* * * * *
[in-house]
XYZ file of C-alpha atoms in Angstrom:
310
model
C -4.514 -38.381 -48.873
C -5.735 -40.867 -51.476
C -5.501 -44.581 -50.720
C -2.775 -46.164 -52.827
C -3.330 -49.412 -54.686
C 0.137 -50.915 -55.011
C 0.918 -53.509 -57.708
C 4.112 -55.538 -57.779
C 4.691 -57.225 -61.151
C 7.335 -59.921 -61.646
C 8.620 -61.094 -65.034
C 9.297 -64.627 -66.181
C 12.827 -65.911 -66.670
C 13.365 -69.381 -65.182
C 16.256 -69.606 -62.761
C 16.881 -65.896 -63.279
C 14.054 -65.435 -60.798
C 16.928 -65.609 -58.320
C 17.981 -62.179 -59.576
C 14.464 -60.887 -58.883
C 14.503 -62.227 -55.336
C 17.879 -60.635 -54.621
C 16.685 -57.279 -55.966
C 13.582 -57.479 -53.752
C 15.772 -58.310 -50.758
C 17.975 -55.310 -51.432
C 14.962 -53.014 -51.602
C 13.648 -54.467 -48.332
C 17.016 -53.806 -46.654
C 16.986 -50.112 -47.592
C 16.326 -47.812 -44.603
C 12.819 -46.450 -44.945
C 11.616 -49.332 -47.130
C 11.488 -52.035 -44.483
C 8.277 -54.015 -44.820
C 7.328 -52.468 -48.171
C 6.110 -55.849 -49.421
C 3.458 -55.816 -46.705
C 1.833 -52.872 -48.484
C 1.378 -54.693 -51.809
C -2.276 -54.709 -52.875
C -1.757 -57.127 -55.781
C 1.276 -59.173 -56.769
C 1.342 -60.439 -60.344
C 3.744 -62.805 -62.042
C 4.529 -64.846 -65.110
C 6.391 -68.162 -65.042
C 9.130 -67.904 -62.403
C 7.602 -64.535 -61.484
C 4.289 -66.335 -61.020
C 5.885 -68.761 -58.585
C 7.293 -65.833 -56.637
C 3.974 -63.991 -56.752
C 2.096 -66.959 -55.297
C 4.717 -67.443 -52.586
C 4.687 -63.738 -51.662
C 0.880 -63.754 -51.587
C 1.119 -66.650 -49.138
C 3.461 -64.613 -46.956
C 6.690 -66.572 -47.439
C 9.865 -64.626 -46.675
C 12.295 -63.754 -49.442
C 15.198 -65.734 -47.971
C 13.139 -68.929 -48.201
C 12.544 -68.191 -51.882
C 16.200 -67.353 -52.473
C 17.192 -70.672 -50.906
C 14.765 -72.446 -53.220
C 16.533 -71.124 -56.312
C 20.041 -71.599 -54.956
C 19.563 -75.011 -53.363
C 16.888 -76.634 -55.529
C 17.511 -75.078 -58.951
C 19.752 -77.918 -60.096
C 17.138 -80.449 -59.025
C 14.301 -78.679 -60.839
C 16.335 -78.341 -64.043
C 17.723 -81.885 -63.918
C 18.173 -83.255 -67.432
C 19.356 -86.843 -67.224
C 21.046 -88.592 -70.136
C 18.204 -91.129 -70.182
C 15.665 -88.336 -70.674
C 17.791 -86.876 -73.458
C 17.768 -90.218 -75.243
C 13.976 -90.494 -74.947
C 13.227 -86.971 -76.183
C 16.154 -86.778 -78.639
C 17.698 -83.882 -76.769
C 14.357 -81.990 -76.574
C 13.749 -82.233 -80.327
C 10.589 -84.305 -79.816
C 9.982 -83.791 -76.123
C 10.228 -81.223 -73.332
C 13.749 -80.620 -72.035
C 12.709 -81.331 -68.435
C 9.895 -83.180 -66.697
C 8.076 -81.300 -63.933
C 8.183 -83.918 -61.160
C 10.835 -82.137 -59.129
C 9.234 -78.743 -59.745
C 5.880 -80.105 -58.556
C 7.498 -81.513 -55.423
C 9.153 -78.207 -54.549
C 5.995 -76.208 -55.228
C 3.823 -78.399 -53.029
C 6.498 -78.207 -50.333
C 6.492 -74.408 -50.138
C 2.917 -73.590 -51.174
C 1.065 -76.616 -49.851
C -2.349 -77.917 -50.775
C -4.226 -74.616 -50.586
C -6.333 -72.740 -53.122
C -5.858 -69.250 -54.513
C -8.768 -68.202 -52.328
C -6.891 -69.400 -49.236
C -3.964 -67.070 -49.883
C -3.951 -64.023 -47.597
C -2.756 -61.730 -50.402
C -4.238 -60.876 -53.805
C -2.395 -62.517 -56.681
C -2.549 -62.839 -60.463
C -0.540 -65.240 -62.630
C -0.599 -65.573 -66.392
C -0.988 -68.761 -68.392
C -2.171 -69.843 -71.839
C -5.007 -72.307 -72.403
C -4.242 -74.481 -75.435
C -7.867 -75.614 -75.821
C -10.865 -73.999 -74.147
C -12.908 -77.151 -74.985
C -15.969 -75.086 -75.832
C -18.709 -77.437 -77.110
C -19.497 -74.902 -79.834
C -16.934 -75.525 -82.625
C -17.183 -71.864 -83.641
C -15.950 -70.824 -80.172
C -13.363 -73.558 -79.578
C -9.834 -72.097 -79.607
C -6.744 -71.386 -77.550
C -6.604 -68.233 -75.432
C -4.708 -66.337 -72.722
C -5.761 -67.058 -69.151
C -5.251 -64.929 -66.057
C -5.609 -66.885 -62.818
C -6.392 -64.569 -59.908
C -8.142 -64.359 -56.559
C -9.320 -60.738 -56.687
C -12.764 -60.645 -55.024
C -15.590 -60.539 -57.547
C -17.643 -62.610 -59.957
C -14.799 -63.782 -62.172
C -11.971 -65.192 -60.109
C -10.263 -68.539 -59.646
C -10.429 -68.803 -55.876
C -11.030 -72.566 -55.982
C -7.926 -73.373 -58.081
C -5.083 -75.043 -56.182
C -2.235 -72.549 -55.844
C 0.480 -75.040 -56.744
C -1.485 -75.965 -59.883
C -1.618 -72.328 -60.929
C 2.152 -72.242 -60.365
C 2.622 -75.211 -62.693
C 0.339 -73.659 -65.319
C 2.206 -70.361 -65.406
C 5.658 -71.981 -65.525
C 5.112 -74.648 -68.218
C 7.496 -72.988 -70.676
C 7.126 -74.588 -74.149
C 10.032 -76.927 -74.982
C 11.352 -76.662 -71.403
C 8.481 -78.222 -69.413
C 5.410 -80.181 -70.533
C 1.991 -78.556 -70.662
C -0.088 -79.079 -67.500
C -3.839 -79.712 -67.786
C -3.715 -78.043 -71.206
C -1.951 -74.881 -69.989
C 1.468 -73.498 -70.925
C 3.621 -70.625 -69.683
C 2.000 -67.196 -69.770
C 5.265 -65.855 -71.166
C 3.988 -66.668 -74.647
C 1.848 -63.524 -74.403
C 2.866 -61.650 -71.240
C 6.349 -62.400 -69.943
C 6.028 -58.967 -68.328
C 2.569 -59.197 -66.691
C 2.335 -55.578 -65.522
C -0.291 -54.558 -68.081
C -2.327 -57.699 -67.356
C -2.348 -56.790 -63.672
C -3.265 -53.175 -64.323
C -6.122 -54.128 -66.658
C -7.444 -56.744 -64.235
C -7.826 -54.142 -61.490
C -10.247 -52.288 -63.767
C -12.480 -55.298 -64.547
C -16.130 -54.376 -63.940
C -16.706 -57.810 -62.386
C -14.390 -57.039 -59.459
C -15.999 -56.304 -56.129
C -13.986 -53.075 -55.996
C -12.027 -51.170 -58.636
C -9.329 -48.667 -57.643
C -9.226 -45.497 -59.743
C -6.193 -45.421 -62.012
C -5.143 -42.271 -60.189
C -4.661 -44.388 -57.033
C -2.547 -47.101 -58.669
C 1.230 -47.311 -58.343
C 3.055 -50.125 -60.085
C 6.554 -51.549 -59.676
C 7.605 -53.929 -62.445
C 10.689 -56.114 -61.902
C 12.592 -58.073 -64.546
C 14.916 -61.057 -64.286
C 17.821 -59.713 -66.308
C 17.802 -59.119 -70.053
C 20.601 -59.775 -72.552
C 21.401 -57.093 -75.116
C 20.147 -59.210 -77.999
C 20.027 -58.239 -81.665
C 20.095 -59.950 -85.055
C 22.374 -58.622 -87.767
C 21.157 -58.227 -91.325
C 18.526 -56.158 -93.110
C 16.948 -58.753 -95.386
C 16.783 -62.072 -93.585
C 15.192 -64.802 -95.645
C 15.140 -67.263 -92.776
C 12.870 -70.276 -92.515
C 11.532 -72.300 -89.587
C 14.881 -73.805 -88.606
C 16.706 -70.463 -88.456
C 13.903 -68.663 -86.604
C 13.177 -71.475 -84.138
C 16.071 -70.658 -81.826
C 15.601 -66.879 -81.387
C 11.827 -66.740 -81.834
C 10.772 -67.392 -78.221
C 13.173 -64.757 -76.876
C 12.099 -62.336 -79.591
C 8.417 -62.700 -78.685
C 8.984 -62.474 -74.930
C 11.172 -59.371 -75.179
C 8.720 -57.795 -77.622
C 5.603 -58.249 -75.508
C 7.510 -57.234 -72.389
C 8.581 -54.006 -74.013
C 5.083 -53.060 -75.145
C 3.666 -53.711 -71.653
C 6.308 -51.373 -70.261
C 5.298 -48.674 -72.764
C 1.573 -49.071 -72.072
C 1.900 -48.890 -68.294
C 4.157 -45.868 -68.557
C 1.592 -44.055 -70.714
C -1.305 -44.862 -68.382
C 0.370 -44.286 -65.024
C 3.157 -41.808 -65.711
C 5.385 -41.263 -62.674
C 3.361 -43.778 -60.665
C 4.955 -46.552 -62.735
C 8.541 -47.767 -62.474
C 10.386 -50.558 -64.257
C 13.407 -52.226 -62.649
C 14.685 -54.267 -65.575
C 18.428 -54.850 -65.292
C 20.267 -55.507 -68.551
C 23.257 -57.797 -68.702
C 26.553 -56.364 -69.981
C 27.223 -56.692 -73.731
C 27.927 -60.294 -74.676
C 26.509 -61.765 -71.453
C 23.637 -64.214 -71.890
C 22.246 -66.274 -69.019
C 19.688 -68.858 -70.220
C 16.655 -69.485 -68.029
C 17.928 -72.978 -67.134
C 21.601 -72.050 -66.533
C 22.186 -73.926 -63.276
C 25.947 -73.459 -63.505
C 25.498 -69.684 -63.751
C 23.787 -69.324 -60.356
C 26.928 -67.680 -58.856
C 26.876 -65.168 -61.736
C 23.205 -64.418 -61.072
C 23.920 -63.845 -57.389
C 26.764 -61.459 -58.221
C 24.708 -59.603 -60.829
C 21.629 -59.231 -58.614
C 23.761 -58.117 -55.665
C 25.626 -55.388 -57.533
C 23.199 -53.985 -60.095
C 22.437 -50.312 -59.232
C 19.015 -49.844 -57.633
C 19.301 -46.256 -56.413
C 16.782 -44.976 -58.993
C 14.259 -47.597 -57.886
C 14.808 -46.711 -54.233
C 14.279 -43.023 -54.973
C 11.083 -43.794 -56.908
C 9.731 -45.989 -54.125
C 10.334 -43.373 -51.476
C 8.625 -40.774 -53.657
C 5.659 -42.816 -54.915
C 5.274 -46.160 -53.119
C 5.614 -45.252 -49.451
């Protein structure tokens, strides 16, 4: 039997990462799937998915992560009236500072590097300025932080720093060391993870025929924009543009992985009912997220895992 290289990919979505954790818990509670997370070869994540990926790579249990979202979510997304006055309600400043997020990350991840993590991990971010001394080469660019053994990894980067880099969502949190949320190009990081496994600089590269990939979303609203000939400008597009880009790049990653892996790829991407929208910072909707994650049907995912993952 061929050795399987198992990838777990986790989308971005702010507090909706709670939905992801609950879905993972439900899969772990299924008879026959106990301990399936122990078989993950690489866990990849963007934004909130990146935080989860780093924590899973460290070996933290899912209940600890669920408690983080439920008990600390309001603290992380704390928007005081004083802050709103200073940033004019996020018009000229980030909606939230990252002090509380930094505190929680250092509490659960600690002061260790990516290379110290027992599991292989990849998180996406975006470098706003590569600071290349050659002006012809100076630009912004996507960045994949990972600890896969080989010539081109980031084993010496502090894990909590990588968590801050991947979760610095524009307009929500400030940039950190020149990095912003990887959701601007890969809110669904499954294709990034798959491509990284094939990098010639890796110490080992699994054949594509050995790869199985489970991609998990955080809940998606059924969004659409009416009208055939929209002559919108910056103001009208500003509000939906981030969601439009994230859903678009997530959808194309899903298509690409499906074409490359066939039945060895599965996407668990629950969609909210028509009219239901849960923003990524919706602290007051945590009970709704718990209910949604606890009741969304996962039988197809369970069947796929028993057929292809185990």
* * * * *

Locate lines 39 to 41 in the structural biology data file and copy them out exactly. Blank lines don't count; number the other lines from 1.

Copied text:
C 8.277 -54.015 -44.820
C 7.328 -52.468 -48.171
C 6.110 -55.849 -49.421